Like any diligent squirrel, I am getting food stored and ready for winter. Even if your kitchen garden is exhausted, you can buy things in bulk from your local yard now to save for the winter.
Each type of vegetable has its own requirements. Some like a cool room with high humidity. Others want it cool and dry. Then there are a few, like sweet potatoes, that require a warm place and suffer in the cold. Let’s see.
Storage is the easiest and cheapest way to store vegetables for a few months. Winter squash is well stored in a cool, dry place, such as under the bed in an extra, unheated bedroom. Draughty old farmhouses have plenty of good places to store them along with cardboard boxes of onions and garlic. I have kept a blue Hubbard squash (which has a very thick skin) for up to a year with no problems. But they will rot in an area with high humidity.
Potatoes, carrots, kohlrabi, rutabagas, celeriac or celery root, turnips and parsnips can be stored for several months at 35 to 50 degrees with high humidity. You can do this in an extra refrigerator, preferably in a drawer that holds the moisture in it. Or put them in zippered bags where you have punched a few breathing holes. You can put an inch of damp sand in a bucket and store carrots in the garage if it stays cold but not cool. Keep the lid on the bucket and check it from time to time. Rodents love carrots and potatoes, so you can not store them in an open container.
I built a “cold cellar” for storing potatoes in my cold cellar, which often has temperatures below freezing. I made a container of cement blocks, two layers high, and covered it with an insulated plywood lid. I weighed the lid to make sure mice could not sneak in. I put a heating mat in the bottom to use if the temperature approached the freezing point in the box.
A full size freezer is a good investment. Among other things, tomatoes, corn, broccoli, beans, peppers, kale and fruit are stored well in the freezer. I freeze them in freezer-grade zipper bags. You can suck the excess air out of the bag with a straw by closing the seal up to the straw, then quickly pulling it out and closing while still sucking on the straw.
Freezing is a well-established process for storing food. Some vegetables need to be blanched before freezing to keep them tasty. Blanching is a rapid immersion in boiling water. It kills the aging enzymes in your vegetables and keeps them fresh longer. If you know you want to eat your frozen stuff within three months, do not worry about it. I recommend blanching beans, beets, broccoli, Brussels sprouts, carrots, cauliflower, corn, kale, peaches, squash and chard. I freeze apples, peppers and tomatoes down without blanching.
If you blanch, just do it for 60 seconds, which is often even before the water has boiled again. Use plenty of water in a large saucepan and not too many vegetables. Special pots for blanching are sold. They have an inner pot with holes that let you lift the vegetables quickly out of the water.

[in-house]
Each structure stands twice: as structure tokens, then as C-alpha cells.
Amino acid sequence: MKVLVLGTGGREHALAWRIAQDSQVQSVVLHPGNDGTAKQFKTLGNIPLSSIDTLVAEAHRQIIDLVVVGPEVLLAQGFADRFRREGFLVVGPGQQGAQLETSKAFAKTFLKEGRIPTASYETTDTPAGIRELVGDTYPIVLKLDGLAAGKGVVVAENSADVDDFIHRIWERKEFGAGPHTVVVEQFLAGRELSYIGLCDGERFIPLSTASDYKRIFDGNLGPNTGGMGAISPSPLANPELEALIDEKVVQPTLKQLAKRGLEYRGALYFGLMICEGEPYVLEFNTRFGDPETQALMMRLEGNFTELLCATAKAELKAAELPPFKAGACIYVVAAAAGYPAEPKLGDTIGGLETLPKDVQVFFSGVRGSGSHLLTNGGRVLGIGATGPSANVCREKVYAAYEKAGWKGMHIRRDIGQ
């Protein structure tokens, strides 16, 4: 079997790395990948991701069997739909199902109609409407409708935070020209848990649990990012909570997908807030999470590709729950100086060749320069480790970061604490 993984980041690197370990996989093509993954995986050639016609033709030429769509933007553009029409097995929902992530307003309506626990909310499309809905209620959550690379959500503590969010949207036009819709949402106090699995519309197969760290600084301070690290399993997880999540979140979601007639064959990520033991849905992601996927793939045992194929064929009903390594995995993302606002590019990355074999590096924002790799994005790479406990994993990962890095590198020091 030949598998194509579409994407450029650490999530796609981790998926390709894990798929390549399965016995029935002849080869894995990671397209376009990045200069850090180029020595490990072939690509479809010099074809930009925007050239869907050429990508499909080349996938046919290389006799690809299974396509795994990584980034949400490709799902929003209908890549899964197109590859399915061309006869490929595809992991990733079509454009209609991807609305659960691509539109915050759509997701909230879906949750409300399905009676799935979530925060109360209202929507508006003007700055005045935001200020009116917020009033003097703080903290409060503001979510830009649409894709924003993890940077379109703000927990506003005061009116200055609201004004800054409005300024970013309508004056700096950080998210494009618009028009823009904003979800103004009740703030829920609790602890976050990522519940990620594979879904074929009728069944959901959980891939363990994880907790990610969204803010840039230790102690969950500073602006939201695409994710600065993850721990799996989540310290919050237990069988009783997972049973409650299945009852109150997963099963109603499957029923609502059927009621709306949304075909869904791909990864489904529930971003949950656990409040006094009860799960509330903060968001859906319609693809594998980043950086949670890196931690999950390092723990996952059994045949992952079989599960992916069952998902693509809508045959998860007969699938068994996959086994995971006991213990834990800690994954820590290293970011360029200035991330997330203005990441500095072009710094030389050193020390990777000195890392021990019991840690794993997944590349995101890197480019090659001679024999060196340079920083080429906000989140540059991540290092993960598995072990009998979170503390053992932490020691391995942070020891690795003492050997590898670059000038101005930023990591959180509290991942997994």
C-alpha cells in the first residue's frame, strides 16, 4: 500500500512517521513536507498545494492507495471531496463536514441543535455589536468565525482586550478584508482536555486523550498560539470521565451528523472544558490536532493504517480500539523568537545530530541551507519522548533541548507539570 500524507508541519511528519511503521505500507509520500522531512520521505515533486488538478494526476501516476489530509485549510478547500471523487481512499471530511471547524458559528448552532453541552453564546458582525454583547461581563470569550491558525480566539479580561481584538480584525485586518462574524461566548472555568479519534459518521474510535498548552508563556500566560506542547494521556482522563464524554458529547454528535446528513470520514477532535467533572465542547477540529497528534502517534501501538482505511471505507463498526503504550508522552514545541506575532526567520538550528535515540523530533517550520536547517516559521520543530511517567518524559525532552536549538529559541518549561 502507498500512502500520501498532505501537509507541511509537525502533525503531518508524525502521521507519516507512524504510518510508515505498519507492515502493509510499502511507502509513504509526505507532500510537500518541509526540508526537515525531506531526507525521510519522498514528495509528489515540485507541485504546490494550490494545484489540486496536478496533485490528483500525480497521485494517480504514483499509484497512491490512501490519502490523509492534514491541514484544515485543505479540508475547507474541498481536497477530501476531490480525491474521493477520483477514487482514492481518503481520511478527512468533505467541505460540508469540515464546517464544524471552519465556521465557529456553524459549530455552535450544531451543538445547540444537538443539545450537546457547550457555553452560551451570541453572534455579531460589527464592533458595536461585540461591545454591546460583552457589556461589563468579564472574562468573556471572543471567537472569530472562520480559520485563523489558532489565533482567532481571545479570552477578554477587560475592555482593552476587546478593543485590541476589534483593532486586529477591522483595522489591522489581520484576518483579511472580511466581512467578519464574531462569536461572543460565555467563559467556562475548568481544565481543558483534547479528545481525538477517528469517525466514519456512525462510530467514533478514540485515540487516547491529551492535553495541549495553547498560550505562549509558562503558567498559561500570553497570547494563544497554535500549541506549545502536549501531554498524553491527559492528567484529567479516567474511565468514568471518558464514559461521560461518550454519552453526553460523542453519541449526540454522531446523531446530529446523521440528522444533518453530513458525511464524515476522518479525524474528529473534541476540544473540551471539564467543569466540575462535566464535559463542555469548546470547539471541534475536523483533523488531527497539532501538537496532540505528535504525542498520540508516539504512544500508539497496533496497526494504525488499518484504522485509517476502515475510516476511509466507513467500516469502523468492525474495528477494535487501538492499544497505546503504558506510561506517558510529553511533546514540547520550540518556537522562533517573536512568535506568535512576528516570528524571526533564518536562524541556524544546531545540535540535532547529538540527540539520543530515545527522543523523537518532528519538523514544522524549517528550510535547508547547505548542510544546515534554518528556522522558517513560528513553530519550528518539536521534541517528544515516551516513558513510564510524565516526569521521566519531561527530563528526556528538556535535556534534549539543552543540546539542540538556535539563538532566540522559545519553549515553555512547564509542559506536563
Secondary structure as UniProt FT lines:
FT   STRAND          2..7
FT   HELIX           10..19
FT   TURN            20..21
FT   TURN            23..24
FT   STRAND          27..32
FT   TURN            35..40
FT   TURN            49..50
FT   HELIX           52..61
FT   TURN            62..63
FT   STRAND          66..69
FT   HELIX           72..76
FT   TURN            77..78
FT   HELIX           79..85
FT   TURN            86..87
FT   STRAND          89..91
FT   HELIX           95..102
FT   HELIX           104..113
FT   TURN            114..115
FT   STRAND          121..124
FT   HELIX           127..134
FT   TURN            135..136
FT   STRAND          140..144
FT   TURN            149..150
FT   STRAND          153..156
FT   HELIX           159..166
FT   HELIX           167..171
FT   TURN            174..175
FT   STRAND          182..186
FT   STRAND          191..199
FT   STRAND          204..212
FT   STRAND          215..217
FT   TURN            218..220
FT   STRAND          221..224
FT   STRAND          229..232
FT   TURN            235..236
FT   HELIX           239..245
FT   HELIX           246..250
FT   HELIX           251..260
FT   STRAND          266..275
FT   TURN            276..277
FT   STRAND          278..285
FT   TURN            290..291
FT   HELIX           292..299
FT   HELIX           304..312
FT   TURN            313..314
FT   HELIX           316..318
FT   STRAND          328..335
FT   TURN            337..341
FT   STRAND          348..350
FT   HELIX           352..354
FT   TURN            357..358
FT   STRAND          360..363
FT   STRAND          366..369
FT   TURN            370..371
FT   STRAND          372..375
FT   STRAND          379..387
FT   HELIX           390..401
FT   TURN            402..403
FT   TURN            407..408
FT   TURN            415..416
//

If you blanch vegetables for too long, they become mushy. Put the blanched vegetables in a sink with cold water, dry in a salad spinner and dab them with a tea towel. Afterwards and freeze.
I also dehydrate foods, especially tomatoes, peppers, apples and pears. You can buy a good dehydrator like the ones made by Nesco American Harvest for somewhere under $ 150. Or you can buy Cadillac of dryers and get an Excalibur for $ 300 or more. They use less energy and dry the food evenly without having to turn the trays.
Dehydration is great for peppers: I dry them until they are crispy, then grind them in my coffee bean grinder. That way I have a powder that I can add to soups or stews a little at a time and that is well distributed. And I dry cherry tomatoes cut in half; I use them in soups and stews. They offer a bite summer.
I also make tomato puree and freeze it in ice cube trays. I often do this with imperfect tomatoes: I cut out the bad parts and put the rest in a Cuisinart to blend them into a loose “soup”, which I then slowly boil down in a large enamelled cast iron pan. When I can literally stand a spoon up in the mix, it’s done. Having a supply of tomato puree is essential for cooking and I like that I do not have to open a can when I need a little.
If you have an apple tree, you have probably already made some apple puree this year. It freezes well and is always tasty. But have you made cider? You do not need to buy a cider press. I bring apples to my local orchard and ask them to squeeze and drain the juice. Be sure to tell your orchard that you are freezing it and to leave an empty space for expansion. They will charge a fee, but it’s worth it for the satisfaction of having your own cider in the winter.
Lastly, have you been thinking about making sauerkraut? Cabbage is easy to grow – or cheap to buy at your local farm stand. To learn the basics, just Google my name and “sauerkraut.”
One last piece of advice: Do not freeze or store vegetables or fruits that are not perfect. Freezing rotten food does not make it better! And you will not eat it later if you do not want to eat it now.
Henry Homeyer’s blog appears twice a week on gardening-guy.com. Write to him at PO Box 364, Cornish Flat, NH 03746. Please enclose a self-addressed, stamped envelope if you would like a reply by post. Or email email@example.com.